My tenant has damaged my property, what can I do?

If your tenant damages any of the contents of your property, you can deduct an amount from the deposit or even take legal action.

Damage to a rental property

Your tenant should report to you any damage to furniture or fittings immediately. You should then both agree how any replacement or repair is to be arranged and how payment will be made. 

If your tenant doesn't tell you about the damage and replaces or repairs an item without your agreement, then you should be able to identify this when you come to check the inventory. 

The assured shorthold tenancy (AST) agreement should also outline the repairs obligations of both parties. 

You would then be entitled to deduct an amount from the deposit, or take legal action against your tenant for compensation.

Wear and tear in a rental property

Remember, over a period of time, most household furniture and contents deteriorate as a result of normal use. 

For example, floor coverings will become worn and paint work will get tired and scuffed. 

This is known as ‘wear and tear’, and your tenant would not be liable for the replacement or upkeep of these items.

If the extent of the wear and tear means that it causes a hazard, for example, springs in an armchair begin to stick through the upholstery then you should replace or repair such items.

If you have supplied an appliance such as a cooker or washing machine that was working at the beginning of the tenancy, you have a responsibility to repair or replace it if it breaks down, unless this is as a result of the tenants’ negligence.

Top tips

  • Your tenant should report any damage immediately. You should then both agree how any replacement or repair is to be arranged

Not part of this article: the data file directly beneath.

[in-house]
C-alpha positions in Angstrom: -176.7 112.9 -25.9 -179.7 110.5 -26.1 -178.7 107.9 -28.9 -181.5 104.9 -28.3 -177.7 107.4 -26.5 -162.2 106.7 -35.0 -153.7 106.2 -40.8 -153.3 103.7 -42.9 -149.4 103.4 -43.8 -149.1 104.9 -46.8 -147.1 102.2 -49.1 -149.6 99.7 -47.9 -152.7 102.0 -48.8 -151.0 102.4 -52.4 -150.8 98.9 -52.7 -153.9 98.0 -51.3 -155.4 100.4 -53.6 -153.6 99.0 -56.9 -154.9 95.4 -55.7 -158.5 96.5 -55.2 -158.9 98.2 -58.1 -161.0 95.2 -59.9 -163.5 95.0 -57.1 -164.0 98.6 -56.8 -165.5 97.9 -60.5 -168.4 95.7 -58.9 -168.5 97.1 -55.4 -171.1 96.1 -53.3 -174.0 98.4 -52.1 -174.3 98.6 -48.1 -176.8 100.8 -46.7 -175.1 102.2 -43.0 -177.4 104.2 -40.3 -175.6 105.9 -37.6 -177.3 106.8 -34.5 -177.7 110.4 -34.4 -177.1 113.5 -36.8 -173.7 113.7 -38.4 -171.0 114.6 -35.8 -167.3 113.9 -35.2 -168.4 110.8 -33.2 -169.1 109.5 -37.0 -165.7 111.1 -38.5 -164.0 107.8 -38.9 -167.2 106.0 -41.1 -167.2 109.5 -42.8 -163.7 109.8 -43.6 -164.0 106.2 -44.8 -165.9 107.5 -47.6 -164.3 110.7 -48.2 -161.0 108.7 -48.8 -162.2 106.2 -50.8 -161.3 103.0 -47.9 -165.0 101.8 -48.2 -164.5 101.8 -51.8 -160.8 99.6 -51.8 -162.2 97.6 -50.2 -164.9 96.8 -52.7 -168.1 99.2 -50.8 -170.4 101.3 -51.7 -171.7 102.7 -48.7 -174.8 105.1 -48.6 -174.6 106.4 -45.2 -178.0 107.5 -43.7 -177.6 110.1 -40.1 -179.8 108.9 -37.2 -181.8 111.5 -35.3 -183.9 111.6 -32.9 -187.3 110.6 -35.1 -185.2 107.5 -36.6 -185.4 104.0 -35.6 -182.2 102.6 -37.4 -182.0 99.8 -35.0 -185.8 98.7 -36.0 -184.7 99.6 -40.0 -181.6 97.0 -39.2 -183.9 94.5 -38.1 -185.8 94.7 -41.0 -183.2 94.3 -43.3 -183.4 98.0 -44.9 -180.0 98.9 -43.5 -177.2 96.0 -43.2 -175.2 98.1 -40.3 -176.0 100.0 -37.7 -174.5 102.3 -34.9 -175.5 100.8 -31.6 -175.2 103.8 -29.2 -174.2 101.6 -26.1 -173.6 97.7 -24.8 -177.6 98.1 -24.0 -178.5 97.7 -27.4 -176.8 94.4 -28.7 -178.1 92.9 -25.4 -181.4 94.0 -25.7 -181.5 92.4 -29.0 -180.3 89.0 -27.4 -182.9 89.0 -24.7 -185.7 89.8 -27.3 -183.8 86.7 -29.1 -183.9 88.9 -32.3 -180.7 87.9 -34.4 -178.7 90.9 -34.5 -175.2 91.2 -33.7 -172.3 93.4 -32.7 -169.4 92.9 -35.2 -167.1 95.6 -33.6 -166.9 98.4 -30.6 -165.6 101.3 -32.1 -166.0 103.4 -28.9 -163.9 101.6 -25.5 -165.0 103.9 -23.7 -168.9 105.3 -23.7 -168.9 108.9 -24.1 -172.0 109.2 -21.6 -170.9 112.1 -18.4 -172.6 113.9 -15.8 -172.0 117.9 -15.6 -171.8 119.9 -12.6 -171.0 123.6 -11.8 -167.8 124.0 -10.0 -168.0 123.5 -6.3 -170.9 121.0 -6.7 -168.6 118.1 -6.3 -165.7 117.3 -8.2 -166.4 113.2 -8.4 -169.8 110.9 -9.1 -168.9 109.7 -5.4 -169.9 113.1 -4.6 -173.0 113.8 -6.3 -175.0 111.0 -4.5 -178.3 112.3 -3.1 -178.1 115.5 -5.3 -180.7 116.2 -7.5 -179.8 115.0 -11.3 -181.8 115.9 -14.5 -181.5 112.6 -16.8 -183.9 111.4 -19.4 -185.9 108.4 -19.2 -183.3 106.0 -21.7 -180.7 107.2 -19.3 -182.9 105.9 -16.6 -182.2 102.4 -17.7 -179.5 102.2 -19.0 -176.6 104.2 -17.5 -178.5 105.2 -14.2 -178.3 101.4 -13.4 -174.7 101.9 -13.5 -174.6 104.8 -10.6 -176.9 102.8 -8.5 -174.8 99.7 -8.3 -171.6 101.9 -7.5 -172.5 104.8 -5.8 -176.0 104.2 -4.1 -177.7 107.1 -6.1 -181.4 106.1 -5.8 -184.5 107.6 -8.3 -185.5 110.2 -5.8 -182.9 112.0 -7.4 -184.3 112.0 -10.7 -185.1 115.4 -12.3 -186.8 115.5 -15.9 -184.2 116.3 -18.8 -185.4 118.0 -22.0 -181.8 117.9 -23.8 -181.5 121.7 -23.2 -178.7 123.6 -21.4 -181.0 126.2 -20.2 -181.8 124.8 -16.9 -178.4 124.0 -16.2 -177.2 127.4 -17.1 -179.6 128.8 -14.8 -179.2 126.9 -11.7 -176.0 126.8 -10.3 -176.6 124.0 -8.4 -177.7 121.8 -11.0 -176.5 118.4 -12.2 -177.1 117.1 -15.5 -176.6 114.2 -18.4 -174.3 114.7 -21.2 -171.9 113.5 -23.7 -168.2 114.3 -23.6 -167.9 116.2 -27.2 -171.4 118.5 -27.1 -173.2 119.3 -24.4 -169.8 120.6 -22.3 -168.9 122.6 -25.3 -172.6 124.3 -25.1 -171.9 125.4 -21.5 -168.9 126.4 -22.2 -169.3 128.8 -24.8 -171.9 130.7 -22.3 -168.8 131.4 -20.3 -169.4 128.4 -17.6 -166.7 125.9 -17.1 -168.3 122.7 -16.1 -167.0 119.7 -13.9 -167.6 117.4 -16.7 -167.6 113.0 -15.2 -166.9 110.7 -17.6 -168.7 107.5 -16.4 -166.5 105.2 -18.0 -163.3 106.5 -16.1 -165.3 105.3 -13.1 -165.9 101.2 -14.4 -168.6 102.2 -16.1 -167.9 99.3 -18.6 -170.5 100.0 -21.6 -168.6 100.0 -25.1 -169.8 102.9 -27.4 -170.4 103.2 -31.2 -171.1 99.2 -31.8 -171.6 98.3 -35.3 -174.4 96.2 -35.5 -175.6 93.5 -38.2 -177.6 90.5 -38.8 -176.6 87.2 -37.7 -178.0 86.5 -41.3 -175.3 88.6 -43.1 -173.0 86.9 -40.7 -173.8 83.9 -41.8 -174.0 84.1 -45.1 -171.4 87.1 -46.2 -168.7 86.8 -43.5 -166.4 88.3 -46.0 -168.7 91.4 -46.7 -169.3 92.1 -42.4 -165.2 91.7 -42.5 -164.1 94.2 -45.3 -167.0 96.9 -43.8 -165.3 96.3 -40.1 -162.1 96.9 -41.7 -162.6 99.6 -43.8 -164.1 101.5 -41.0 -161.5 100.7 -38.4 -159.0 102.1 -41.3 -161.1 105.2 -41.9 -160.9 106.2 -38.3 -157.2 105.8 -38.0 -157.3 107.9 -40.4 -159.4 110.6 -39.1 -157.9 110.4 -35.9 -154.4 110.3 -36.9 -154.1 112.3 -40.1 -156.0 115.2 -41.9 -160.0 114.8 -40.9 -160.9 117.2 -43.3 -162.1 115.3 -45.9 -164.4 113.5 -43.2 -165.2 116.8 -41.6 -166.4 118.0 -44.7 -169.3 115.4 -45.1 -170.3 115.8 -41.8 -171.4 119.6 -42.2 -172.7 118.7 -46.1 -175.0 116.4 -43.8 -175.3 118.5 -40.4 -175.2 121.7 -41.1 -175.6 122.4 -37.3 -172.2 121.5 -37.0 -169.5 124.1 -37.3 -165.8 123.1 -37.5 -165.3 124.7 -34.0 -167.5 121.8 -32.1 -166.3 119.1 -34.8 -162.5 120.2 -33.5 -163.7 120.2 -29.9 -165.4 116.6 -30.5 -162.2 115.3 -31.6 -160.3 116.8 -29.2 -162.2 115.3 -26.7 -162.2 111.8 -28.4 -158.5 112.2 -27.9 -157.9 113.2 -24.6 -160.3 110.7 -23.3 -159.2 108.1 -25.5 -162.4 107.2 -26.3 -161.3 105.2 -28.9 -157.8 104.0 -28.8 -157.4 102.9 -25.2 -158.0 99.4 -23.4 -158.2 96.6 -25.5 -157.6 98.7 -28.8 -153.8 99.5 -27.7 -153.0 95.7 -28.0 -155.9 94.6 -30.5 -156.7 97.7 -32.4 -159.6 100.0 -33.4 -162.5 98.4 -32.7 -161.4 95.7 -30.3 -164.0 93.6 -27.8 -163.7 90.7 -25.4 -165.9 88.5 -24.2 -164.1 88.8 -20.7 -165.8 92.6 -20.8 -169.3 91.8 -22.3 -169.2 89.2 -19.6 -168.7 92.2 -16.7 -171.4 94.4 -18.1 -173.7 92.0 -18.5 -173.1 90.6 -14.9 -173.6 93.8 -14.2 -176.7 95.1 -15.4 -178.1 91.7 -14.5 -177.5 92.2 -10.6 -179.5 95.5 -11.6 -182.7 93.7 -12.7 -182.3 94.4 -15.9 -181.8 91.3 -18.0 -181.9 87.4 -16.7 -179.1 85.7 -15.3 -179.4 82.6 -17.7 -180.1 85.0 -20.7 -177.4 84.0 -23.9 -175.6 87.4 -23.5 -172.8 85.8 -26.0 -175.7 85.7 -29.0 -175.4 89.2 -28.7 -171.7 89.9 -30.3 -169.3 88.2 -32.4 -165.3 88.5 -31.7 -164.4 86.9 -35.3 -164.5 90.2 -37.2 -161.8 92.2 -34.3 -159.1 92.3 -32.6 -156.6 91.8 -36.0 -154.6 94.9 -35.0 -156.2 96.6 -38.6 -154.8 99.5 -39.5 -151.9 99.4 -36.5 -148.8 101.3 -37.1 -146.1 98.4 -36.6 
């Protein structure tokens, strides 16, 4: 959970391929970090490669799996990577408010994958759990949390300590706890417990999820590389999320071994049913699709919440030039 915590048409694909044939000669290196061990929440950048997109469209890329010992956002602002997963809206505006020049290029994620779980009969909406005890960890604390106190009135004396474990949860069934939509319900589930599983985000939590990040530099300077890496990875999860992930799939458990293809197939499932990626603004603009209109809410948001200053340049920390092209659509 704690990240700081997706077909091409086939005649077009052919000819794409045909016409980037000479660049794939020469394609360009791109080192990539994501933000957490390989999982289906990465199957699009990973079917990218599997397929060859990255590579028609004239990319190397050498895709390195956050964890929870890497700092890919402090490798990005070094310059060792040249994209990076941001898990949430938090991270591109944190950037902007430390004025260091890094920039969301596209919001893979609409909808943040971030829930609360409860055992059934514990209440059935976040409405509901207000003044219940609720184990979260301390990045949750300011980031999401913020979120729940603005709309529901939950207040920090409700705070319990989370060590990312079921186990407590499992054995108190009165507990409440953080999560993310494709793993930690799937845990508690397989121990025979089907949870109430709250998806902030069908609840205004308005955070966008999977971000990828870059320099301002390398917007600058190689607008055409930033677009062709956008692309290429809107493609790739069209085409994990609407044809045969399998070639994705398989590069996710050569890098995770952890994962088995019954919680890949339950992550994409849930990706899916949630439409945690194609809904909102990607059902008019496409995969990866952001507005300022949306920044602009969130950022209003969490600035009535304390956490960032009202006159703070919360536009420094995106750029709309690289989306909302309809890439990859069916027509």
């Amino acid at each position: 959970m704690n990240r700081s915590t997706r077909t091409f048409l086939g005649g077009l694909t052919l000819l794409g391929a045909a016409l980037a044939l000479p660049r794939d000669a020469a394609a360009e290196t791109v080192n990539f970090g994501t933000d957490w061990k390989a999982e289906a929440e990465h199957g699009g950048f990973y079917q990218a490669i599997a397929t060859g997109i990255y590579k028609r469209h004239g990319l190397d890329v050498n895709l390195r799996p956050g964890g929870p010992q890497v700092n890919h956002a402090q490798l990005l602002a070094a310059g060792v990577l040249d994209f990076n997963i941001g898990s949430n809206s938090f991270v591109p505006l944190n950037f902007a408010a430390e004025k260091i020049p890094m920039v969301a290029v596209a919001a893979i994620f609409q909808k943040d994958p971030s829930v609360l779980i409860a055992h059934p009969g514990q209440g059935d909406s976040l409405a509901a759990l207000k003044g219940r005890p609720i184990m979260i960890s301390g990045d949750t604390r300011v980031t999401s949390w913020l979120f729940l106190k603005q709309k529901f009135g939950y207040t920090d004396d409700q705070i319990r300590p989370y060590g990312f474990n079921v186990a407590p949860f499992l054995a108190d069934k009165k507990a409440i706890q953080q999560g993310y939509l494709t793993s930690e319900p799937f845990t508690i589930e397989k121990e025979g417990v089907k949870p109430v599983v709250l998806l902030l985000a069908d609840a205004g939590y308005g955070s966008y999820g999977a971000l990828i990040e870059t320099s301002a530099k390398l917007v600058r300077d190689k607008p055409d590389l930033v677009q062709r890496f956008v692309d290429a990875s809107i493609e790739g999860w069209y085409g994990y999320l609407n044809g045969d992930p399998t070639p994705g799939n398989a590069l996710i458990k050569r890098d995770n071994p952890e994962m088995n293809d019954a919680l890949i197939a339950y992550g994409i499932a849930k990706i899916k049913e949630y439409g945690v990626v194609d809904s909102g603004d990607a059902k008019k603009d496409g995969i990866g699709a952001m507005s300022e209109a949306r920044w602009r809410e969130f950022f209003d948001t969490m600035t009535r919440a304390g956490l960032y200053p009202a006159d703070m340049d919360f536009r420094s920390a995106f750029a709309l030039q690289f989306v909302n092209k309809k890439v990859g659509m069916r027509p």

• If the damage is due to wear and tear, your tenant would not be liable for the replacement or upkeep of these items
  • You can use the deposit to claim back the costs of damage, but note that the rest should be returned

 

Deposits

You can use the deposit to claim back the cost of damage to the property, missing items, cleaning, or unpaid rent. 

However, even if you have a valid reason for keeping back part of the deposit, the rest of it should be returned. You should also note that your tenant can ask to be shown receipts or estimates for items that have been deducted from the deposit. 

You cannot withhold any of the deposit unless there has been any financial loss suffered. So, for example, if your tenant had a noisy party when the contract stipulated they could not, you could not use that as a reason for withholding a deposit.

Evicting a tenant

If you have reason to evict your tenant, follow our step-by-step guide to find out what you need to do. 

Renting guide

The Department for Communities and Local Government has produced a How to Rent guide, which includes some useful tips for both landlords and tenants. 

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